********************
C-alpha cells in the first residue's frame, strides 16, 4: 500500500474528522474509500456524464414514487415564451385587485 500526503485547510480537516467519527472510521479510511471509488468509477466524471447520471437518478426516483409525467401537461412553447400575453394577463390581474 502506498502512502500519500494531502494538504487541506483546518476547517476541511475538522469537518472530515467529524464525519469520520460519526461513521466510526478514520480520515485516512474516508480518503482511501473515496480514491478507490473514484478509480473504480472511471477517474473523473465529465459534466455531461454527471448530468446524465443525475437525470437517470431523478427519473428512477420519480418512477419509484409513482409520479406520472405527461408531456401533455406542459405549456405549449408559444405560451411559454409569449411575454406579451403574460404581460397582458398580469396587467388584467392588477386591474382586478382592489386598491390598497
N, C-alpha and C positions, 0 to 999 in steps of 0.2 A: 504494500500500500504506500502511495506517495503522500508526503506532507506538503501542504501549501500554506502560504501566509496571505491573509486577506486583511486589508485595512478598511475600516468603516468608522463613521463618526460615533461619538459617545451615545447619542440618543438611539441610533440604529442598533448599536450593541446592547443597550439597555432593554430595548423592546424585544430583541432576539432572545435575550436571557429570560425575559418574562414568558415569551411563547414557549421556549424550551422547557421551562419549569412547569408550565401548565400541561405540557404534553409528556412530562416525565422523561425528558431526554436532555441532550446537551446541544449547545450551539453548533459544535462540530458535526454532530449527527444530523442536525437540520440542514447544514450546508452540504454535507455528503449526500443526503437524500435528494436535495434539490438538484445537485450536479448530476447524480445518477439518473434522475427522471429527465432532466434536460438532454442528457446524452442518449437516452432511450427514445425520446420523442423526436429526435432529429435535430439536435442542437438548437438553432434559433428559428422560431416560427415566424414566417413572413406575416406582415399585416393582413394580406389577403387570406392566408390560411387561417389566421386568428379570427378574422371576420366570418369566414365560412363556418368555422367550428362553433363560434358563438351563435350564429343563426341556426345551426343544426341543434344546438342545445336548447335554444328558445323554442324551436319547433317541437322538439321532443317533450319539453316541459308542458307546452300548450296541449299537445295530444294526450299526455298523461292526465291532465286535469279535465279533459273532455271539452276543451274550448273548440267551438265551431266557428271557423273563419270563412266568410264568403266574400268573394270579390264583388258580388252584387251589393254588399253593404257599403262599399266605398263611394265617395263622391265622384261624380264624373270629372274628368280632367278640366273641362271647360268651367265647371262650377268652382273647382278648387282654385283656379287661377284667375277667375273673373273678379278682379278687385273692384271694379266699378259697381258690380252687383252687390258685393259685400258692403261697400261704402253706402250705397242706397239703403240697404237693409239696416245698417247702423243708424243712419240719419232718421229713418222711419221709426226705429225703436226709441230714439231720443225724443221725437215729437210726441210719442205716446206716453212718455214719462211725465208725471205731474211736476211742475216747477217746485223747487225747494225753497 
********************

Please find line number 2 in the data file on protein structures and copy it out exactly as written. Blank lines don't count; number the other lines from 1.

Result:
N, C-alpha and C positions, 0 to 999 in steps of 0.2 A: 504494500500500500504506500502511495506517495503522500508526503506532507506538503501542504501549501500554506502560504501566509496571505491573509486577506486583511486589508485595512478598511475600516468603516468608522463613521463618526460615533461619538459617545451615545447619542440618543438611539441610533440604529442598533448599536450593541446592547443597550439597555432593554430595548423592546424585544430583541432576539432572545435575550436571557429570560425575559418574562414568558415569551411563547414557549421556549424550551422547557421551562419549569412547569408550565401548565400541561405540557404534553409528556412530562416525565422523561425528558431526554436532555441532550446537551446541544449547545450551539453548533459544535462540530458535526454532530449527527444530523442536525437540520440542514447544514450546508452540504454535507455528503449526500443526503437524500435528494436535495434539490438538484445537485450536479448530476447524480445518477439518473434522475427522471429527465432532466434536460438532454442528457446524452442518449437516452432511450427514445425520446420523442423526436429526435432529429435535430439536435442542437438548437438553432434559433428559428422560431416560427415566424414566417413572413406575416406582415399585416393582413394580406389577403387570406392566408390560411387561417389566421386568428379570427378574422371576420366570418369566414365560412363556418368555422367550428362553433363560434358563438351563435350564429343563426341556426345551426343544426341543434344546438342545445336548447335554444328558445323554442324551436319547433317541437322538439321532443317533450319539453316541459308542458307546452300548450296541449299537445295530444294526450299526455298523461292526465291532465286535469279535465279533459273532455271539452276543451274550448273548440267551438265551431266557428271557423273563419270563412266568410264568403266574400268573394270579390264583388258580388252584387251589393254588399253593404257599403262599399266605398263611394265617395263622391265622384261624380264624373270629372274628368280632367278640366273641362271647360268651367265647371262650377268652382273647382278648387282654385283656379287661377284667375277667375273673373273678379278682379278687385273692384271694379266699378259697381258690380252687383252687390258685393259685400258692403261697400261704402253706402250705397242706397239703403240697404237693409239696416245698417247702423243708424243712419240719419232718421229713418222711419221709426226705429225703436226709441230714439231720443225724443221725437215729437210726441210719442205716446206716453212718455214719462211725465208725471205731474211736476211742475216747477217746485223747487225747494225753497 